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So grateful I found this place! A thank you and an introduction.  RSS feed

 
Amanda Gray
Posts: 10
Location: Ireland, hoping to return to Canada
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Hello!

I stumbled on this magnificent corner of the internet a few weeks ago. My external productivity, I have to say, dropped through the floor for a while as I read thousands and thousands of fascinating and inspiring posts, but my internal productivity is off the charts. I'm in my early thirties, which is still pretty young, but at this point in my life I've noticed it's a rare thing to have your mind blown and perspective changed. It seems like when I was younger it was happening all the time. Well, discovering permaculture has done it. How did I go this long without learning about it?

A bit about me: I am a Canadian who currently lives in Ireland. When I was about six, my family moved away from the city and into a more rural lifestyle. My dad always went to the city to work, but we kids were homeschooled, and most of my happiest childhood memories are from those years where I got to raise geese, milk goats, laugh at chickens, fish walleye and bass out of the lake, cry about the delicious but beloved pigs we'd been warned not to name, freak out over tomato plants pelted by freak July hailstorms, and get the pants scared off of me by Giant Raccoon Beasts. I read the hippylicious Grow It by Richard Langer cover to cover a thousand times. It wasn't a particularly successful hobby farm: my extremely busy parents just didn't have the time to devote to it, but it was enormously formational to me.

When I was a teenager, my dad's job moved us to a subdivision. I always missed the farm.

Anyway, fastforward a few decades and I'm an amiable globe-roaming weirdo. I have lived a lot of places and had a lot of jobs. Now I eke out a pretty relaxed living as a freelance copywriter. I could make more money but I prefer the free time. I share a house in a small city with 4 other people and channel my love of making stuff into millions of craft projects. For years I've tried to lower my impact on the natural world and reduce my involvement in what seems like a crazy hostile society to me, though I have never been systematic about it. I'm an artist and not neurotypical (if "typical" is even really a thing) and my somewhat bohemian lifestyle allows me to be quietly weird without too many consequences. But it's a bit rootless and not as satisying as it once was. Recently I've felt a craving for a "bigger project". Something more than the latest writing assignment, dinner, or pair of hand-knit socks. I'd always assumed that a relatively low income single person like me had no chance to buy property. Without a particularly meaningful career or a family I've been wondering what my life is building to, if anything. A random conversation with a friend ended up changing my mind. I found land in my native country, on owner financed terms, that is actually affordable to me, in remote but beautiful corners of the country. It was like falling through a wormhole. I looked up information about affordable, natural building techniques, and ended up here. Wow!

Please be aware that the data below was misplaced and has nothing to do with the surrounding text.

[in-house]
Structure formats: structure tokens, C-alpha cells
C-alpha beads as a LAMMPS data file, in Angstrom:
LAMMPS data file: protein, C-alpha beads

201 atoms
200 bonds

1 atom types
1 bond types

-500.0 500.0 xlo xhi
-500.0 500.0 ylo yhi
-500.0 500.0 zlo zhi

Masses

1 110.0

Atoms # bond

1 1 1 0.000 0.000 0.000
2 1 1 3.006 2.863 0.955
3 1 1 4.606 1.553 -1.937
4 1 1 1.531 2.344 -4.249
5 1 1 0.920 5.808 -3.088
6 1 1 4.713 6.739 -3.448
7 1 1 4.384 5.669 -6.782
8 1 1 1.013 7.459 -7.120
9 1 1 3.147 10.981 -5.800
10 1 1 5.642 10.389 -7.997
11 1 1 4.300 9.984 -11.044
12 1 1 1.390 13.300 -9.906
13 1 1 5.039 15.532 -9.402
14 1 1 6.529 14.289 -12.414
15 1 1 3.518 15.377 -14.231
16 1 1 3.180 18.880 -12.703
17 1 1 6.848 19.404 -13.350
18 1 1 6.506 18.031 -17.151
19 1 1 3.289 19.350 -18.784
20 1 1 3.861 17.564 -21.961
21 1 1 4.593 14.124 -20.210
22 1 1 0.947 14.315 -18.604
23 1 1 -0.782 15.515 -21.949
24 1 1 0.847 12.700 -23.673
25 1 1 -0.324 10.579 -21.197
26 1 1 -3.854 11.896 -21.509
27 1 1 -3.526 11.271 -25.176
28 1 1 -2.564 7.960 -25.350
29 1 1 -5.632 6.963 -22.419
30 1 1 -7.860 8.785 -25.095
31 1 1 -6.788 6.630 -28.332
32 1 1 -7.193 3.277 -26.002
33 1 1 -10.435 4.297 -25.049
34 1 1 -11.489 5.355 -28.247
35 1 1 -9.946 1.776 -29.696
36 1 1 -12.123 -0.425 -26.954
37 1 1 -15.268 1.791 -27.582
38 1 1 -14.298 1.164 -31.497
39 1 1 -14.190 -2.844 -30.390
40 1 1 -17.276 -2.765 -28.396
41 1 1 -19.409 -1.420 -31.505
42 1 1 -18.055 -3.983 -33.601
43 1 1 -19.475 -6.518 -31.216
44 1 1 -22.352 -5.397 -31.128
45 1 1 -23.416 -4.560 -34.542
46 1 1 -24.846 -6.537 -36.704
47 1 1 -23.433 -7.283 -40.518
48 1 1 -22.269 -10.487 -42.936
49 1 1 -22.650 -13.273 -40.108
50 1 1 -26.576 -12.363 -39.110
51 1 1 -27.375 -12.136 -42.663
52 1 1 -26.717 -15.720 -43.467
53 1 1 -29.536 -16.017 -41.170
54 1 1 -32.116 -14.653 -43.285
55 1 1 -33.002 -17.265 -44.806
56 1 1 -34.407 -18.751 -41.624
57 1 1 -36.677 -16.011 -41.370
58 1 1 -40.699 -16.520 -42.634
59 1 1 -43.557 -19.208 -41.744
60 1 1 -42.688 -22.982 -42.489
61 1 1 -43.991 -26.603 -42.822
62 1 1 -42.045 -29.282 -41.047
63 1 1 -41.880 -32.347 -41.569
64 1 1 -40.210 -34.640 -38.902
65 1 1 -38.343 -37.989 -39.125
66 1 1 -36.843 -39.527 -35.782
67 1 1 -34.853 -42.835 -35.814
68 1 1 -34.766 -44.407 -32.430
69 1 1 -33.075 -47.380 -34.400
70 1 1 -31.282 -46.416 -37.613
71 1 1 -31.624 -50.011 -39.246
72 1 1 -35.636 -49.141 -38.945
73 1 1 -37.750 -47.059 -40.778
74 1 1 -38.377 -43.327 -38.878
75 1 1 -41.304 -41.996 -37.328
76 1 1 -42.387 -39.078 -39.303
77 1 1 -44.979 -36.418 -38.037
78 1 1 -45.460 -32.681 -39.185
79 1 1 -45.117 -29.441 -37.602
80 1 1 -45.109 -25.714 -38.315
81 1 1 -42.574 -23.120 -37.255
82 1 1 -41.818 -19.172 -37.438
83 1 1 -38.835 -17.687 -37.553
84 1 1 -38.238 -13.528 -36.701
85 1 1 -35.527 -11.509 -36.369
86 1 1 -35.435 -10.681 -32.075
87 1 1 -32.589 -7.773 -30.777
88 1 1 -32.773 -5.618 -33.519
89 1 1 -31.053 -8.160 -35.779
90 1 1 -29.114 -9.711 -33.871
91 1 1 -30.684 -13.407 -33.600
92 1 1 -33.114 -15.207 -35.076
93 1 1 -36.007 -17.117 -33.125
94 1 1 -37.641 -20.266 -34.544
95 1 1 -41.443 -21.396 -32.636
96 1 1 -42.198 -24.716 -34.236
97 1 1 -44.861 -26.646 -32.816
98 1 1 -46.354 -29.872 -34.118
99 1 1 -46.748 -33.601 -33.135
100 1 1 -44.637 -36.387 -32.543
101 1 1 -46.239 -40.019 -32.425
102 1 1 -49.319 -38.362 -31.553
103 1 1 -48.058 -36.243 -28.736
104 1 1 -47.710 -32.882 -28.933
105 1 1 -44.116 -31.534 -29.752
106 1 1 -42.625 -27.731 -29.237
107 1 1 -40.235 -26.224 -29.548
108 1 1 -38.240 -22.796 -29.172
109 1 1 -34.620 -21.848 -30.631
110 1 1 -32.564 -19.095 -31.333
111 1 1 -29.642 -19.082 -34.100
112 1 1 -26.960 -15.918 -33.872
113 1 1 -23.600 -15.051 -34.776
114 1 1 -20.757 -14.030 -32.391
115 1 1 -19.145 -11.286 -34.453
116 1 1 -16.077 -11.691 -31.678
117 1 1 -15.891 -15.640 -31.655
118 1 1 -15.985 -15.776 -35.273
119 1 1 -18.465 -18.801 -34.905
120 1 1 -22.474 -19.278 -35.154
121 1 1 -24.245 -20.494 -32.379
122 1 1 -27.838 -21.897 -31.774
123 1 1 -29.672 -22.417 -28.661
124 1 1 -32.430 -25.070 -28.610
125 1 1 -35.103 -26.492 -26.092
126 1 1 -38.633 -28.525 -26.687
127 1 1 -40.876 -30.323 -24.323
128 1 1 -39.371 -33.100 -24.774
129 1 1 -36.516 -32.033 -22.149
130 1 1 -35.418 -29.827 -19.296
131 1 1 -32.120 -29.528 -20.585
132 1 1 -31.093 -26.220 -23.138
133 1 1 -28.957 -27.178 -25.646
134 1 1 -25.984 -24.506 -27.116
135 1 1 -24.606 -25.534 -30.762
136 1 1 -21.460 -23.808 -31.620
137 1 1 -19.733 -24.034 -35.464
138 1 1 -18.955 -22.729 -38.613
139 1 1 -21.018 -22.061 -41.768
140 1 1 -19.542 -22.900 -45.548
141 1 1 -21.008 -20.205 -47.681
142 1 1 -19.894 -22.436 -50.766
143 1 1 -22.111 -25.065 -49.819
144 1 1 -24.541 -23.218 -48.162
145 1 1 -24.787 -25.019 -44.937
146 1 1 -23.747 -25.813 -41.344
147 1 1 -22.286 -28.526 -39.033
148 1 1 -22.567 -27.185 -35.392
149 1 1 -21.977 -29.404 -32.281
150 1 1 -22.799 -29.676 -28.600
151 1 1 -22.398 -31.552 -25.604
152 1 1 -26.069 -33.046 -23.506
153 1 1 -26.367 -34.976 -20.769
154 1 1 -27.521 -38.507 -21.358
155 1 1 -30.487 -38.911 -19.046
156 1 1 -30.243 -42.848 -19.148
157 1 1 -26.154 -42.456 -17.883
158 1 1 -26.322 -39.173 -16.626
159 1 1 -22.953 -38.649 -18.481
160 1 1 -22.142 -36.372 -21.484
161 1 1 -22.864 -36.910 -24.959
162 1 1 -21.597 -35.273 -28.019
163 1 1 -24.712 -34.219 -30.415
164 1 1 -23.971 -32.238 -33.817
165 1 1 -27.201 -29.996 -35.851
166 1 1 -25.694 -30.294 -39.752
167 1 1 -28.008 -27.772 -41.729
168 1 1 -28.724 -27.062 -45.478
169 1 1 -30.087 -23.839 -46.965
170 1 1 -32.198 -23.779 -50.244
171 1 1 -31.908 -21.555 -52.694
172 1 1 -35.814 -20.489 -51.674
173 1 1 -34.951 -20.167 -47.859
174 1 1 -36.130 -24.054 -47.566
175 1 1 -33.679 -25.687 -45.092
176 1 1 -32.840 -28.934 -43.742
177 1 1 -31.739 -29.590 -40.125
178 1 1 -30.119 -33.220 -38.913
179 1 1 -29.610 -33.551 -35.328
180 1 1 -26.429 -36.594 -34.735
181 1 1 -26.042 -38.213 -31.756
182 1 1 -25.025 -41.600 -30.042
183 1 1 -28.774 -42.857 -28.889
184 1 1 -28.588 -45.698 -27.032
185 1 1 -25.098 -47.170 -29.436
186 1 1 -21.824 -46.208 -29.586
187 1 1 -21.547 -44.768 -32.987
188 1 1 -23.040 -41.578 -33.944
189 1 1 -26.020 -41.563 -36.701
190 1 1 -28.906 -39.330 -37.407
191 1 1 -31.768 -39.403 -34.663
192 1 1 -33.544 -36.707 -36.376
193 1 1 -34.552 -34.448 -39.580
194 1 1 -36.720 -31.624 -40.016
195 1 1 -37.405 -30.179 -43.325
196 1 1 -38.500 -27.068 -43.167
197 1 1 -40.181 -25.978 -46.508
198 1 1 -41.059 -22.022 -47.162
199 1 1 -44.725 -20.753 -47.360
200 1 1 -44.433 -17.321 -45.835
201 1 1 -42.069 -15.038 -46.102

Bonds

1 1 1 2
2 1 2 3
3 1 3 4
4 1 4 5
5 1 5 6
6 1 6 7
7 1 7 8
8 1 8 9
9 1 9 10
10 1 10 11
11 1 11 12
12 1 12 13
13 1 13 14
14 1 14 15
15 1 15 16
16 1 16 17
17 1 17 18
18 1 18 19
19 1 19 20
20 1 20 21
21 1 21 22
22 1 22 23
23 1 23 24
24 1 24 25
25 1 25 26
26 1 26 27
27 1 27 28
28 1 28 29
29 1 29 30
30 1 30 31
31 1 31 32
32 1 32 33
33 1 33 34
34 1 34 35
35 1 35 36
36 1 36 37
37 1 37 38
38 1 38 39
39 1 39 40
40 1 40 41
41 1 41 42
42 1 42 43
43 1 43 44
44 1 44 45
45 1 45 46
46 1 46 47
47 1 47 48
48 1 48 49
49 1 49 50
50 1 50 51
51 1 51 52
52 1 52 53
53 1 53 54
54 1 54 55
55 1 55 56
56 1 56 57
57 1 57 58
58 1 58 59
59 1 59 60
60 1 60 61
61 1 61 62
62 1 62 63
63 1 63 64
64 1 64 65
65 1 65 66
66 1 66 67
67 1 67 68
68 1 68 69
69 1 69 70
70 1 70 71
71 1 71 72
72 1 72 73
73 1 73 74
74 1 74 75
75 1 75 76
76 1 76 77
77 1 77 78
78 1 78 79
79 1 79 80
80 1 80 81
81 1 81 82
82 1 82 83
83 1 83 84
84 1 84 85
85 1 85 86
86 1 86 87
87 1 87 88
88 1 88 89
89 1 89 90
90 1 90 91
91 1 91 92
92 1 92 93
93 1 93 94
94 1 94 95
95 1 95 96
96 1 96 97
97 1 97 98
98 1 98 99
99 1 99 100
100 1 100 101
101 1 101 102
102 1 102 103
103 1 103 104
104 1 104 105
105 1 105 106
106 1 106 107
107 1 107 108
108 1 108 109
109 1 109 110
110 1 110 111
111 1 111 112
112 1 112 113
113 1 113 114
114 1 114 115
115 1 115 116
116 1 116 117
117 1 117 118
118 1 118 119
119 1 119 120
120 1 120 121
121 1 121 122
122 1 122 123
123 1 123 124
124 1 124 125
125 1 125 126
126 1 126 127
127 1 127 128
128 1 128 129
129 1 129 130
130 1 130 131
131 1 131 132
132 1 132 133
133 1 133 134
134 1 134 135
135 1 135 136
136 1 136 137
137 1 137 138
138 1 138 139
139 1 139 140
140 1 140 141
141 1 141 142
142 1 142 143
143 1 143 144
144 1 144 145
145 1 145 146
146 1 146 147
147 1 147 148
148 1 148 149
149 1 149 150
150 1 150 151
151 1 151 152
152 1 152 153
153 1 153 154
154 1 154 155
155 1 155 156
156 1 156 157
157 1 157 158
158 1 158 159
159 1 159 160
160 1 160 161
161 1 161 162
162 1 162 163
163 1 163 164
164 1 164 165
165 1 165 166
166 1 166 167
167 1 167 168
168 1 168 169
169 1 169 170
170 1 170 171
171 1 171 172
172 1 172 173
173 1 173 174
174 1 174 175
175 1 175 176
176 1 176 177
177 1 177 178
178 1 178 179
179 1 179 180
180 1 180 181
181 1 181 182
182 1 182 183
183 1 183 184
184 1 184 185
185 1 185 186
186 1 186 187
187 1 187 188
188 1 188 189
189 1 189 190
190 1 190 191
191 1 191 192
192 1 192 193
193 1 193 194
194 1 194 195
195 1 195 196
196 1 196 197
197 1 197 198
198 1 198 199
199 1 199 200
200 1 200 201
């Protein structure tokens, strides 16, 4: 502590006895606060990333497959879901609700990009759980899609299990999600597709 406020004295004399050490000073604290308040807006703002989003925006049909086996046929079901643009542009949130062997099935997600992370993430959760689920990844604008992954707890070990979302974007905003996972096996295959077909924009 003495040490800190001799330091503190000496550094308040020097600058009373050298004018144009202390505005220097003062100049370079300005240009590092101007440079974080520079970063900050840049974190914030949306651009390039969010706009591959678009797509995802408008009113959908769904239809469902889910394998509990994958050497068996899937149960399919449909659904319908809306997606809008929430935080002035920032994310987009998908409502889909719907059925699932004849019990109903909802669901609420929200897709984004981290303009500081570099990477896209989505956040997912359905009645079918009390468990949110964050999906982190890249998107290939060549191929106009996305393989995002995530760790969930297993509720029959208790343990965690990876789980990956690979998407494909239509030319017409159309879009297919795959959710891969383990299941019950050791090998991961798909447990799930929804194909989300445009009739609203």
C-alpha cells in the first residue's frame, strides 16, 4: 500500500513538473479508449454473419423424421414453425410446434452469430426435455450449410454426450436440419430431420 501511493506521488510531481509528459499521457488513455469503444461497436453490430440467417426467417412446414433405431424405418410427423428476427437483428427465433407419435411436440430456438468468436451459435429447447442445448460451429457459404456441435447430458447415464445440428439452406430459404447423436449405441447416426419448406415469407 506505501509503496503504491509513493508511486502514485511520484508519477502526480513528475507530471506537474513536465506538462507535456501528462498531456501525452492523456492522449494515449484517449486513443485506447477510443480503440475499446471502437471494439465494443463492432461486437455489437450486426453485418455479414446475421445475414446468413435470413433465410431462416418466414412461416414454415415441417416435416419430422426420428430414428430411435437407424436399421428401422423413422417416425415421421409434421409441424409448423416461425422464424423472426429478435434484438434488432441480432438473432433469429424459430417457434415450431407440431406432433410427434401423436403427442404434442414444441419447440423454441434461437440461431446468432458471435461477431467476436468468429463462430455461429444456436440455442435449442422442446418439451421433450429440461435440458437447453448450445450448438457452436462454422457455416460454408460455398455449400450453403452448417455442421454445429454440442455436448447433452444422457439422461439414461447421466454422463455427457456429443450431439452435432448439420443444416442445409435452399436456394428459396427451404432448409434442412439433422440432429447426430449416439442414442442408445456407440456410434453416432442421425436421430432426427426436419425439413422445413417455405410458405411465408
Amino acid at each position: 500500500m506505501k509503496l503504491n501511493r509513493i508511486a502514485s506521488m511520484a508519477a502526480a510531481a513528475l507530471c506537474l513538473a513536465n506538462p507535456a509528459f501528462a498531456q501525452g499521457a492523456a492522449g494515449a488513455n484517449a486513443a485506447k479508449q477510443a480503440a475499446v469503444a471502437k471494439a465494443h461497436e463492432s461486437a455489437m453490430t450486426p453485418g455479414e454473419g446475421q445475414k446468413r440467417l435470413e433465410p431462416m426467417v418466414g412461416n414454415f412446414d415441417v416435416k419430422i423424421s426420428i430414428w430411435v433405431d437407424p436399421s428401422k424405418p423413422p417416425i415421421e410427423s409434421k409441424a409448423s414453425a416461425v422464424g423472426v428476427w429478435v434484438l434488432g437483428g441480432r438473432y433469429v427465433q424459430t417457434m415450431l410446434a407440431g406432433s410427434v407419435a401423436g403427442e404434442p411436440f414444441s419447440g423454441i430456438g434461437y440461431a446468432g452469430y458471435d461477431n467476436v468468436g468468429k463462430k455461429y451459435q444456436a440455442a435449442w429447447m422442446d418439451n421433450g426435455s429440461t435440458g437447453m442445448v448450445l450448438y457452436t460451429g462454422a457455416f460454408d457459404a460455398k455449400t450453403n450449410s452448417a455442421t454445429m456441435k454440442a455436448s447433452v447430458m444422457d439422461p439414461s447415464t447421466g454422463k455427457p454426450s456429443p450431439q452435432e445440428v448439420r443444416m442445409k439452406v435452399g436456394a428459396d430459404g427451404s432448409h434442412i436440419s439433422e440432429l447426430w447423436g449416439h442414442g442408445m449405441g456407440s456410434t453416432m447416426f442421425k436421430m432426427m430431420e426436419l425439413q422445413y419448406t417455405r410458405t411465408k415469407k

The possibilites are thrilling, and I am absorbing as much information as I can. This forum feels like an inexhaustable well of anecdote, experience, and valuable knowledge. I only hope that in time I can contribute even a fraction of what I'm gaining.